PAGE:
upstairshAt one end of the room is a metal tub.  Not sure if it is actually functional or decorative.  There are towels hanging on a small ladder to the left.

upstairs5This casual living area is on the third floor.

upstairs6Where there is a large bedroom with four beds for Allen’s nieces and nephews.

upstairs7Cute.  It seems he enjoys whimsy.

upstairs8I like the beaded boards on the walls and ceilings everywhere on the third floor.

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upstairsaAnother view of the Arkansas River.

upstairskAs we head down the stairs, more pictures and busts of American founding fathers or composers?

upstairslThat concludes the tour of the house.

“Who is the happiest of men?  He who values the merits of others, and in their pleasure takes joy as though it t’were his own.” Johann Wolfgang von Goethe

House at Moss Mountain

The visit to Moss Mountain near Little Rock included a house tour as well as all the gardens and animal pens.

mossmkkThe group is gathering to hear the introduction to the tour and how it will all unfold.  With 80 attending, 40 go inside the house at a time.

The house has three stories and a basement, where media equipment is kept and the editing is done for his shows.

Notice that the entry door is on the left side of the house.  Also, there is a bumped out room to the left of the house and one to the right side.

Built in the Greek Revival style that was popular in the US during the 1800’s, a pedimented or triangular gable can be seen at the top of the side of the house. Other characteristics include the symmetrical overall shape and the columns on the front porch.

livingareaaaA wide hallway runs to the back of the house with two large living areas on the right.  At the back of the house is a large screened porch that stretches across the width of the house.

livingareaffJust as we entered the door, to the left is a small area that gives the first clue to P. Allen Smith‘s interests.  He is obviously a collector of colonial style pictures and artifacts.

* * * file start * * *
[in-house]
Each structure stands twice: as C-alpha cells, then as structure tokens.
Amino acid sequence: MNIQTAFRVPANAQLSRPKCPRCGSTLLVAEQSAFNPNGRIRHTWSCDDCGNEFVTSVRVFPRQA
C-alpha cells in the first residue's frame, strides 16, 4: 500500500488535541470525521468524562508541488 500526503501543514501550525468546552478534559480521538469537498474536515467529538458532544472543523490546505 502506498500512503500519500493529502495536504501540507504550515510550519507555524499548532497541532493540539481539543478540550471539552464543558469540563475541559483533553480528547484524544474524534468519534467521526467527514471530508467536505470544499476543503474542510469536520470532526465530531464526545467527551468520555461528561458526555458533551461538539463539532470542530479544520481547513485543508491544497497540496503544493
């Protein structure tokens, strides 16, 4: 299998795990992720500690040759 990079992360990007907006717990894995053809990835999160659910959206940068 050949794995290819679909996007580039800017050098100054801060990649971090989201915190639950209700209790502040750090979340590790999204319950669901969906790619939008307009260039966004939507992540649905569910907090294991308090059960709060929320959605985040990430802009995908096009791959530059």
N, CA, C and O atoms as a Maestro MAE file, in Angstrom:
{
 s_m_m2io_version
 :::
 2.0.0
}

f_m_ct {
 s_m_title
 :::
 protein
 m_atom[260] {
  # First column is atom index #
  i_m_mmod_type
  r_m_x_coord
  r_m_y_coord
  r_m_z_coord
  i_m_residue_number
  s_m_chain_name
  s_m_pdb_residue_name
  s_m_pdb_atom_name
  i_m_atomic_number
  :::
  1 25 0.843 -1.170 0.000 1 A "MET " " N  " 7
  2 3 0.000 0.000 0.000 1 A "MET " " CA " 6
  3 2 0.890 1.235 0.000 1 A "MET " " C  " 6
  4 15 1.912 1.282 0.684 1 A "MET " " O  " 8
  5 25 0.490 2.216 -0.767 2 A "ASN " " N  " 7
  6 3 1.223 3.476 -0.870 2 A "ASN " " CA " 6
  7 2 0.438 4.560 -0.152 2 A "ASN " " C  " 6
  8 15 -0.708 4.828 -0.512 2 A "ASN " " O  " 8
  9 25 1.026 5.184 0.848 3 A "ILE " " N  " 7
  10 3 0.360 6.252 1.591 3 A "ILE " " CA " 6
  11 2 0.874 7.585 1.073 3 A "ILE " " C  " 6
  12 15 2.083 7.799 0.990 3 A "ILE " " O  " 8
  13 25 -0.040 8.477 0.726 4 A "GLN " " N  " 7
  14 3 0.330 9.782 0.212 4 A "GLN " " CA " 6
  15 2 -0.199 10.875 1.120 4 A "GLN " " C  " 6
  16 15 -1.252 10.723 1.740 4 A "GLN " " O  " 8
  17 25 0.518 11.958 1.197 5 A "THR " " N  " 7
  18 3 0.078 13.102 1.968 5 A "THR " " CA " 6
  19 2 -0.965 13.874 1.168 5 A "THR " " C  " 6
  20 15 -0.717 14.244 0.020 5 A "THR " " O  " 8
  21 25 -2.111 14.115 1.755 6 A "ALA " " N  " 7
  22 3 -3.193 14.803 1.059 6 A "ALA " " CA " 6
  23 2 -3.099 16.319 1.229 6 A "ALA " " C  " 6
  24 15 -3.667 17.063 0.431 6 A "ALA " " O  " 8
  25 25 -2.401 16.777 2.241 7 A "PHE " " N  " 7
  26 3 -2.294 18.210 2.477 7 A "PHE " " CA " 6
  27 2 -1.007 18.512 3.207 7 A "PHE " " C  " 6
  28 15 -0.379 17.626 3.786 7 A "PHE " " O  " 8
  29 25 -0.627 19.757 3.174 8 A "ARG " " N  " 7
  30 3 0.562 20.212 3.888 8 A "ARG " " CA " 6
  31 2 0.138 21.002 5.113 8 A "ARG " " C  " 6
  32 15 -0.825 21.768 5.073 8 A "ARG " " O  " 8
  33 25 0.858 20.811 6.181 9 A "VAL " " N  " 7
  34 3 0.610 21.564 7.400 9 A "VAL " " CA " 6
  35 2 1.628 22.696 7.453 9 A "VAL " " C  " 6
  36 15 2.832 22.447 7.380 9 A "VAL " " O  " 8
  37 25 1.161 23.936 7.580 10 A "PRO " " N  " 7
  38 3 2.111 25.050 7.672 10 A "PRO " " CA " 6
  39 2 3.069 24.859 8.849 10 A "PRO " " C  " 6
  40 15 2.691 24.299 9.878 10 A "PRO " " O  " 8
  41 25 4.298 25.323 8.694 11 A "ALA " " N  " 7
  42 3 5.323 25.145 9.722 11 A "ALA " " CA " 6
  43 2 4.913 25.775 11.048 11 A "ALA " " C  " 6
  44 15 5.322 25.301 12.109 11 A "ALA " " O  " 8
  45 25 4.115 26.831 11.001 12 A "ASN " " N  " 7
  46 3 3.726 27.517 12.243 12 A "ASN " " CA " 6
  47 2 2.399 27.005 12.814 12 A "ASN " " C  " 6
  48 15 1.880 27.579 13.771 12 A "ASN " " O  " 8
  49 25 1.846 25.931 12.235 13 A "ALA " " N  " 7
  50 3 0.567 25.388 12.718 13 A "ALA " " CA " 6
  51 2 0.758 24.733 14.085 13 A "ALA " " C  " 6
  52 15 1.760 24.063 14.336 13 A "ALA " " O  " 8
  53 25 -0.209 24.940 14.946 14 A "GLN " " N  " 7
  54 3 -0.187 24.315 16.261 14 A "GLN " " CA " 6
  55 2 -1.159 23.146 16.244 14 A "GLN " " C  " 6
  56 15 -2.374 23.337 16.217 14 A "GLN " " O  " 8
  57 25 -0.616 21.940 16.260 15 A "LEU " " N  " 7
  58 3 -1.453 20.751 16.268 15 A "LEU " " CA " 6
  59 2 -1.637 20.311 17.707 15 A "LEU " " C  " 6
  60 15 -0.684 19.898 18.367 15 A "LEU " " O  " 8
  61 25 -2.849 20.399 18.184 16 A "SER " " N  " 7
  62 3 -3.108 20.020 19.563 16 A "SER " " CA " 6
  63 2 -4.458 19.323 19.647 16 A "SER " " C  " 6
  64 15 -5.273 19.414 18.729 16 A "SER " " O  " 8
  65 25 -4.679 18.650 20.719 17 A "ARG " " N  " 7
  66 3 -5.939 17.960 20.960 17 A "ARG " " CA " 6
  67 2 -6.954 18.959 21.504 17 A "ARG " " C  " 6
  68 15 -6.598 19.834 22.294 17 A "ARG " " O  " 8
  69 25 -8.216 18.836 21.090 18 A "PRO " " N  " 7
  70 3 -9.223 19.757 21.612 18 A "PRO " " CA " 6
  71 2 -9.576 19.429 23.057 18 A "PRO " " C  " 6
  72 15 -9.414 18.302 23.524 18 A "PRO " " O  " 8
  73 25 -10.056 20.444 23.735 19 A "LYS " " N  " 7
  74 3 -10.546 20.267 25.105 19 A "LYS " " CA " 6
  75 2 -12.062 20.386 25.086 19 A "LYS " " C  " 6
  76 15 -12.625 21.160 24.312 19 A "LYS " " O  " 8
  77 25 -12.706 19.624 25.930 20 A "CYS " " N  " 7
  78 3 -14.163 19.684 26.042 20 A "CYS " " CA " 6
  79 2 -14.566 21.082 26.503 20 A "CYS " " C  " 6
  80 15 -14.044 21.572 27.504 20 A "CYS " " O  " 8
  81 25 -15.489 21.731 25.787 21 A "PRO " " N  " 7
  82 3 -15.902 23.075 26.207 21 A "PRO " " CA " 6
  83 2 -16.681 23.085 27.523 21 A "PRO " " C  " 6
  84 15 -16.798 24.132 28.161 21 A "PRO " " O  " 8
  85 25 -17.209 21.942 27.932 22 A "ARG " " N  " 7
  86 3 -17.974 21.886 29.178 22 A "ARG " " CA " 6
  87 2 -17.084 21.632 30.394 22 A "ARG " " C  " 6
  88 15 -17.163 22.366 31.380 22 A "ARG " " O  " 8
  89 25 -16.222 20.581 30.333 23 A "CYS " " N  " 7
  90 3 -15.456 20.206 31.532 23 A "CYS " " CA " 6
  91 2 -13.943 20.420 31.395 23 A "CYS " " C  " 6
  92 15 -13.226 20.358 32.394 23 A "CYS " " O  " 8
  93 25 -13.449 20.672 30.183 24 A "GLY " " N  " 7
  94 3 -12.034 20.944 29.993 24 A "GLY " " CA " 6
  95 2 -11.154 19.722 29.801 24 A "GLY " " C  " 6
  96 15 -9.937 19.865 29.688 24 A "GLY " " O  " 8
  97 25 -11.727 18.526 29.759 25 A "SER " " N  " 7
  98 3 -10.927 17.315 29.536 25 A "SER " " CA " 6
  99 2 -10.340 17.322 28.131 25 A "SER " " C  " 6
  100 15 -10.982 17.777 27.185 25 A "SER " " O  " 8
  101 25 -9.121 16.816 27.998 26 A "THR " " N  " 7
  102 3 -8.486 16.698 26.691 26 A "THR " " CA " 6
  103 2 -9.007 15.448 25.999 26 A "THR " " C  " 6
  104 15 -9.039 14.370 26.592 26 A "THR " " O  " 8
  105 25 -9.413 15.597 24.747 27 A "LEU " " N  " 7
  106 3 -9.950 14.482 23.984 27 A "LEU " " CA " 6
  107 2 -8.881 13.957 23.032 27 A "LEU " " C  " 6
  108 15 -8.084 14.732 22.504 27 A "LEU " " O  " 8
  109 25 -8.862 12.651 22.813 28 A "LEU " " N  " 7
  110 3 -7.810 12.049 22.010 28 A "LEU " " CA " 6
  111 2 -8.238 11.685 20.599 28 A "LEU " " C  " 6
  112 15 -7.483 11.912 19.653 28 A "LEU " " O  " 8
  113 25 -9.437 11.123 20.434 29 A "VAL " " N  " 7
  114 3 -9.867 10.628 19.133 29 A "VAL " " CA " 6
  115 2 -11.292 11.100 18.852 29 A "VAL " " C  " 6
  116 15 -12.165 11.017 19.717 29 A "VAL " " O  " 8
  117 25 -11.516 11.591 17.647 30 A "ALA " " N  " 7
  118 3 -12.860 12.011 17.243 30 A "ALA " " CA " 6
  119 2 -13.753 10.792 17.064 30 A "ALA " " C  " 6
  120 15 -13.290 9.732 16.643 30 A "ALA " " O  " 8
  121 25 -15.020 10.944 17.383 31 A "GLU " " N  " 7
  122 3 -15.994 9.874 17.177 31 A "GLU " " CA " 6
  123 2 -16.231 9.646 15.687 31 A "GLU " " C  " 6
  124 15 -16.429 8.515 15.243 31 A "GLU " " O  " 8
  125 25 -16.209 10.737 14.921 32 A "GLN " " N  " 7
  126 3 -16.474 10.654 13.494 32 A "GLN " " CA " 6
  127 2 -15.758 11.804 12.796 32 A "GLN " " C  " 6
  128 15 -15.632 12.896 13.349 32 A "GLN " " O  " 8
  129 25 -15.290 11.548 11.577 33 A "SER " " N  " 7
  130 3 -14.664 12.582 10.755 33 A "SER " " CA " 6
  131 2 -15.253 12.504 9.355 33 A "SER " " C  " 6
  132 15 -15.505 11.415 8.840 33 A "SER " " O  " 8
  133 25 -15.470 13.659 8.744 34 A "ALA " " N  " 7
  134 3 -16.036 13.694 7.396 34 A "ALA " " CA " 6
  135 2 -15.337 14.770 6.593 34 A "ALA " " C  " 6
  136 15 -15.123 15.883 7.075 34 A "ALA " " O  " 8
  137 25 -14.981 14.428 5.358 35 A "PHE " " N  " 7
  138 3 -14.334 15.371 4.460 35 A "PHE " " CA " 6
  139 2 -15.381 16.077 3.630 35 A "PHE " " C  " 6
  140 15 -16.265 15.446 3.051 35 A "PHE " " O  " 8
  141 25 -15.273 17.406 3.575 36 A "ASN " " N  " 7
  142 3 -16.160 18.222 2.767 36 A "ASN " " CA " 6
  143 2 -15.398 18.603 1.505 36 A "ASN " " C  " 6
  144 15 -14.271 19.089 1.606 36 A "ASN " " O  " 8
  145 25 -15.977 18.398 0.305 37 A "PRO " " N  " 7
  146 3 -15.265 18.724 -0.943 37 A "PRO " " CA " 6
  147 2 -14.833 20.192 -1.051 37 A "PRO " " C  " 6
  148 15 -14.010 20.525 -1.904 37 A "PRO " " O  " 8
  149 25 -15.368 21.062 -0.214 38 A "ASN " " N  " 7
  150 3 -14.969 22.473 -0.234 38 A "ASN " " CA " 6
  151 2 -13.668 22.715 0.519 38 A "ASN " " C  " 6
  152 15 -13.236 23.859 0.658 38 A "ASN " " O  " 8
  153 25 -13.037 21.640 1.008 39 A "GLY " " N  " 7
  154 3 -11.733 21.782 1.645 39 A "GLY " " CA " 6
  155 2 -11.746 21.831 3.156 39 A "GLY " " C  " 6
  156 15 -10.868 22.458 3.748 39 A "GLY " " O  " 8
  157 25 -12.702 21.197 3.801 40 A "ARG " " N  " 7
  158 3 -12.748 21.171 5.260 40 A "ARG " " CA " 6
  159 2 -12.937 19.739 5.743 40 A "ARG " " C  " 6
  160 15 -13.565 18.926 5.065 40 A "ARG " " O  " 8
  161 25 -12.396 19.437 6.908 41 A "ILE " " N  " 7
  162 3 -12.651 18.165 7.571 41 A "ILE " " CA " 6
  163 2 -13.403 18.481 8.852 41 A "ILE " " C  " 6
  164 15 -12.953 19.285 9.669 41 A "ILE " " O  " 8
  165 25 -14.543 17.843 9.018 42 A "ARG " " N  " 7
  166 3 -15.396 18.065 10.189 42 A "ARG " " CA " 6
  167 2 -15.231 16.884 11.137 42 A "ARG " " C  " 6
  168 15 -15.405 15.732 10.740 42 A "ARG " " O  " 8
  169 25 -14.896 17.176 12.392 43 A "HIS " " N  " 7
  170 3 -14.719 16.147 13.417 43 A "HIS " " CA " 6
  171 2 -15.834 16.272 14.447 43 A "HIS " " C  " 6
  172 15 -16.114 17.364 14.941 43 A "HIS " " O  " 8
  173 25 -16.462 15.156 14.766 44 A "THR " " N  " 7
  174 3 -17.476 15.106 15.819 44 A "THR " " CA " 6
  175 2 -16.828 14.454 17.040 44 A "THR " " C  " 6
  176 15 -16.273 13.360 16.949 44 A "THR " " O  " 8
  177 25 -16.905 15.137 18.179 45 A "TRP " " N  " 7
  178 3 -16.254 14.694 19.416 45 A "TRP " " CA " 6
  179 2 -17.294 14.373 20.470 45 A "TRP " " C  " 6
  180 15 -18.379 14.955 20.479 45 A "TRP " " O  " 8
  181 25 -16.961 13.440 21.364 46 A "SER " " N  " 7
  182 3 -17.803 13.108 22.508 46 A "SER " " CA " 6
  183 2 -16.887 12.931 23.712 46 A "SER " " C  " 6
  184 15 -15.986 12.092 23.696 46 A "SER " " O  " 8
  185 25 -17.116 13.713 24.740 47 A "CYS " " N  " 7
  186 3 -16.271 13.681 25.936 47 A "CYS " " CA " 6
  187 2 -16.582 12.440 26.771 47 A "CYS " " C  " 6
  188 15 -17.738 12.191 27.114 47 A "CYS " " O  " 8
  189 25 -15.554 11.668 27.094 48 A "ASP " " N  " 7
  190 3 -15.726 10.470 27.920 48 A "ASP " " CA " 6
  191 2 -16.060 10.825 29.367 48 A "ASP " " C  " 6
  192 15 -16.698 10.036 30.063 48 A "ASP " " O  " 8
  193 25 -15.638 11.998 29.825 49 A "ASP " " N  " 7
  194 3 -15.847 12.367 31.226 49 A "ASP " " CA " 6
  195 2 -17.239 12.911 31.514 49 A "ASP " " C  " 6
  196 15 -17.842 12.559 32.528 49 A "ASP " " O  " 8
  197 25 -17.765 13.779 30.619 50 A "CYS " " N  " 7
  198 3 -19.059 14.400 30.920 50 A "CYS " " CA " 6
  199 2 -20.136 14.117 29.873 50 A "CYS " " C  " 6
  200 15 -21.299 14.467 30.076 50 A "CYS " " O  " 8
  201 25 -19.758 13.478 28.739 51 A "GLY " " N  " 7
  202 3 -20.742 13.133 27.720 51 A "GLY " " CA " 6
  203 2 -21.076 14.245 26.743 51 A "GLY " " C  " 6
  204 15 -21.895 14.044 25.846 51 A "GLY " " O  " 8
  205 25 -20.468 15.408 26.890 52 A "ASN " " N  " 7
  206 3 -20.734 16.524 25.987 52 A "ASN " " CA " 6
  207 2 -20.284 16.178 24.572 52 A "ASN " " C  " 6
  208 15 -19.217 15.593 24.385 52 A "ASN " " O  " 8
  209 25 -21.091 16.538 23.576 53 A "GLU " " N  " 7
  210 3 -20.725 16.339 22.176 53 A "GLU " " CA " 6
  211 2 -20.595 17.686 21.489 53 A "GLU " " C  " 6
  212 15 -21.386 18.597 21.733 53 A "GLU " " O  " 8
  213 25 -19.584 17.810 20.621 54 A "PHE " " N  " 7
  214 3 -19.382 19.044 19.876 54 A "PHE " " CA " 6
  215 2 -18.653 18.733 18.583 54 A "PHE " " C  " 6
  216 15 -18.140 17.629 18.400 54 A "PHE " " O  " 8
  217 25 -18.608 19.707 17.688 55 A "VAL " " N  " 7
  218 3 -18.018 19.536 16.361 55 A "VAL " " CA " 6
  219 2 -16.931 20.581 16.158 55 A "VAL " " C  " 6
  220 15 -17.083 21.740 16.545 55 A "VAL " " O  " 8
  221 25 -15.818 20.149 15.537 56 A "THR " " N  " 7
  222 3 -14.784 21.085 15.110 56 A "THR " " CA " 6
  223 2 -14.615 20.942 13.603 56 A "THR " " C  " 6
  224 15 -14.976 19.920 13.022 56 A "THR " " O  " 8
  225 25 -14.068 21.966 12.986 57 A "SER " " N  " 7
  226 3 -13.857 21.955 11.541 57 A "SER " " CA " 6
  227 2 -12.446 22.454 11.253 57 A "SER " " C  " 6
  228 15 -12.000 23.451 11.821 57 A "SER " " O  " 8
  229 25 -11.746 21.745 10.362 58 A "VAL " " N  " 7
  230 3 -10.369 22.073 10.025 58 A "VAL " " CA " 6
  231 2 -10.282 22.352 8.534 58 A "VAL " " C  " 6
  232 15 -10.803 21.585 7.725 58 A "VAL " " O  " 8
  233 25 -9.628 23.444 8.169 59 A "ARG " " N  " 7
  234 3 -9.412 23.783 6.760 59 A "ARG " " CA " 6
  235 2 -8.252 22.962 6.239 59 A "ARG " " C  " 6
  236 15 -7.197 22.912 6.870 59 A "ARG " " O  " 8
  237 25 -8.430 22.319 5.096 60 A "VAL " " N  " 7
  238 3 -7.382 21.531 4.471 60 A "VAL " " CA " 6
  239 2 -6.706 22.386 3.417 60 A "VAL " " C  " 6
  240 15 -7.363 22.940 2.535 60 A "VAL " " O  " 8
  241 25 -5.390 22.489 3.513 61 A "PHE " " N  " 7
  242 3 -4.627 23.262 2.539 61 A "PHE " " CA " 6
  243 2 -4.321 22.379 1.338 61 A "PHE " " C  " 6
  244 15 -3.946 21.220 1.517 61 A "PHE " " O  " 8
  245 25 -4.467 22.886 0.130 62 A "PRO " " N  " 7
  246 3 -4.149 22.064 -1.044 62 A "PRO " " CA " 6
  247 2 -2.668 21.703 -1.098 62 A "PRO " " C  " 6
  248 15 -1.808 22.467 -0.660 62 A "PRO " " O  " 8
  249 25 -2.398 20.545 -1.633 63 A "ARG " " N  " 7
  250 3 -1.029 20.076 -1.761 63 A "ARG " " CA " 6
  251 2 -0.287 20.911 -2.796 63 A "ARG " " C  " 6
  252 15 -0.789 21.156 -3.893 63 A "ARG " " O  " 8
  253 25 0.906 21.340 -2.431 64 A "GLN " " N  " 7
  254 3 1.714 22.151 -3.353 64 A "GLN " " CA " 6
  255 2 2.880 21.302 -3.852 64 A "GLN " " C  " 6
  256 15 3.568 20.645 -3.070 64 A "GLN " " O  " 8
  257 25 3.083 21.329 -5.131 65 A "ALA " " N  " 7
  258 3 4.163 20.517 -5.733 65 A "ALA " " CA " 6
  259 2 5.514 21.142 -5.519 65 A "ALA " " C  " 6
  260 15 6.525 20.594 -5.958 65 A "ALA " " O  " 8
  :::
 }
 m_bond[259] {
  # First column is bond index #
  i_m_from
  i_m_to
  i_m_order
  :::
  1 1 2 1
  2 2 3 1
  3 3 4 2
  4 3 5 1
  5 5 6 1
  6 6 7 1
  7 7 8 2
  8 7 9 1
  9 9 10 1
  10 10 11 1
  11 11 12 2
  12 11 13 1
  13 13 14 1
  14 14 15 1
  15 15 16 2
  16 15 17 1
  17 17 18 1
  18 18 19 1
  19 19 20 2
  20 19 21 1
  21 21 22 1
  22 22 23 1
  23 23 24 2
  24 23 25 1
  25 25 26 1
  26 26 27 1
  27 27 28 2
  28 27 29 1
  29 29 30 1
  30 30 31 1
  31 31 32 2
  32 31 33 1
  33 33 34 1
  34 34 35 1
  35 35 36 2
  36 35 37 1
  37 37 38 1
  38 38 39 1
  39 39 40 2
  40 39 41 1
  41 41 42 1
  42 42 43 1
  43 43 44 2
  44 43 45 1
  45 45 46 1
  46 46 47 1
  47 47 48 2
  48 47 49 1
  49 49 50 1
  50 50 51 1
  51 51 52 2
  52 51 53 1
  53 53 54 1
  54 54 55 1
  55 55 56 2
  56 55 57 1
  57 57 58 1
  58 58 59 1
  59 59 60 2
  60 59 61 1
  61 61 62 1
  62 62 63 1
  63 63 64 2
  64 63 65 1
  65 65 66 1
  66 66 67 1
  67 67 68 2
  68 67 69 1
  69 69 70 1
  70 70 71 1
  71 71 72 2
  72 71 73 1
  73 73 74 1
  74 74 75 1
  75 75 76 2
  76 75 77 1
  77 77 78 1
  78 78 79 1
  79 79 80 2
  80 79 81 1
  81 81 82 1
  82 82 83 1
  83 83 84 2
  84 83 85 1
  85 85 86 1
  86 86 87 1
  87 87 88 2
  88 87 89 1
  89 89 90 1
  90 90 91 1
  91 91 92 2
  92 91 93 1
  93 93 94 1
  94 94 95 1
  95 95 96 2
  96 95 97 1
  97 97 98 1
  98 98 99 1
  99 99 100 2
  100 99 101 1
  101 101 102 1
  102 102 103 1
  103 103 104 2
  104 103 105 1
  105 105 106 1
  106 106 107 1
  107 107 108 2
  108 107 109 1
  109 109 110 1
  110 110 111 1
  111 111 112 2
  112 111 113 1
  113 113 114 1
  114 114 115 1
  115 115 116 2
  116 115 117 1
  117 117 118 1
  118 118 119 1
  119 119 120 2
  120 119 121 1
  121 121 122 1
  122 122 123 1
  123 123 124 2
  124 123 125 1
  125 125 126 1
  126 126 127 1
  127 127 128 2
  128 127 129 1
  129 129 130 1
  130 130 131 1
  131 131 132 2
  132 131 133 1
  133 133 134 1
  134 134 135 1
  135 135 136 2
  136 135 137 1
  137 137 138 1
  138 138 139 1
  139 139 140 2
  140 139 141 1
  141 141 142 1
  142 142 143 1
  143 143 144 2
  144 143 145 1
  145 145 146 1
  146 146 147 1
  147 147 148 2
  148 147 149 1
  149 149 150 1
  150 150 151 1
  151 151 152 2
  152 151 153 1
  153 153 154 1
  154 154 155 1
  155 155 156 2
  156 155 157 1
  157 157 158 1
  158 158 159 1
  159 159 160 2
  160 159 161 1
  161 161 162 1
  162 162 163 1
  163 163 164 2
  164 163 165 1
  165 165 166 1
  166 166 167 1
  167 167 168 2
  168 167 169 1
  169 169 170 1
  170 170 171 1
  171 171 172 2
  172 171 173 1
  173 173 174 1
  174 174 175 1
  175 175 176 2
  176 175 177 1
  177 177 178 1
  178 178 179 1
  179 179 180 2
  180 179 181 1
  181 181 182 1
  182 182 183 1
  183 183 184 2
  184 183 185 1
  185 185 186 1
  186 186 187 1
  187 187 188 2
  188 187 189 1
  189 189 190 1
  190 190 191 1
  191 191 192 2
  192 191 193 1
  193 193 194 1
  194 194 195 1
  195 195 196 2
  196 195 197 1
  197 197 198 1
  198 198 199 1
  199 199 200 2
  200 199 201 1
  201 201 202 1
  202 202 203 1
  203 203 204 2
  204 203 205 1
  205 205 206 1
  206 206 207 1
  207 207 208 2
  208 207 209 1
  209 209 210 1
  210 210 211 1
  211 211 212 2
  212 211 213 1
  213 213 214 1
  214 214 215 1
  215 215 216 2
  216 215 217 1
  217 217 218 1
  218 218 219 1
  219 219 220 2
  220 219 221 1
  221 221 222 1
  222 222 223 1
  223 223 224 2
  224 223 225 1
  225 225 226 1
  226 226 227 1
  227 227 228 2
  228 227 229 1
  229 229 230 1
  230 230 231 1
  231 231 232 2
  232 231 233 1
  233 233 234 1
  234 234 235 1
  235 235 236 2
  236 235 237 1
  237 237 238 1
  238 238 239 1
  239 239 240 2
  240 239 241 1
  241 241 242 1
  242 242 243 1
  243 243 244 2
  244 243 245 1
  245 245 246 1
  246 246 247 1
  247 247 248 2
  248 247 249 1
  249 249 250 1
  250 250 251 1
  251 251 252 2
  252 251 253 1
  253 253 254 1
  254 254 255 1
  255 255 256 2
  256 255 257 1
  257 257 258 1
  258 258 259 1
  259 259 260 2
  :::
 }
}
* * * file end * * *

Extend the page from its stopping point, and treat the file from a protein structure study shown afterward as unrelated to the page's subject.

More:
livingareaWith 40 people in the house, my pictures will definitely include people.  The front living room has a rather formal feel.

True to the Greek Revival style, no crown molding is used.

livingareahThe three small pedestal tables between the couches are interesting, but no history was given.  Many sofas and chairs are slip covered.

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livingarea44Tucked under the window is an antique tea caddy.  Because tea was a valued commodity, it was kept in a locked container.  The lady of the house carried the key and unlocked it when needed.

livingarea222Pictures and books are everywhere. The apple picture is one of Allen’s.  He painted other similar pieces of fruit.

livingareabbIn the corner is a pear painting from that series.

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livingarea1Looking from the living room into a more casual area that I would call a den, note the thickness of the wall.  The heating and cooling return ducts are above the doorway.  On either side are storage closets.  Clever.

livingarea555In the more casual living space.

livingarea66On the right is a glimpse of the screened porch.

livingareaccThe picture on the left shows Allen with Presidents Clinton and Bush.  On the right, he’s with Prince Charles and someone I don’t recognize.

livingarea5The kitchen is in the room on the right side of the house.  This kitchen is different than the one used on his cooking shows on HGTV.  So I’m guessing that kitchen is in one of the buildings behind the main house.

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livingarea7Fresh flowers in vases scattered around the house.

livingarea8The screened porch has a fantastic view.  Several zinc covered tables are placed around the property, including outside, indicate either that he likes them a lot or that zinc is very sturdy and long lasting.  Maybe it is both.

livingarea9These plantation style shutters block out the west sun.

livingareagI didn’t count the number of dining tables in the house, but there are at least three.

livingareabAt the far left side of the porch is this small sofa.  It is set back into a nook that protects it from the weather.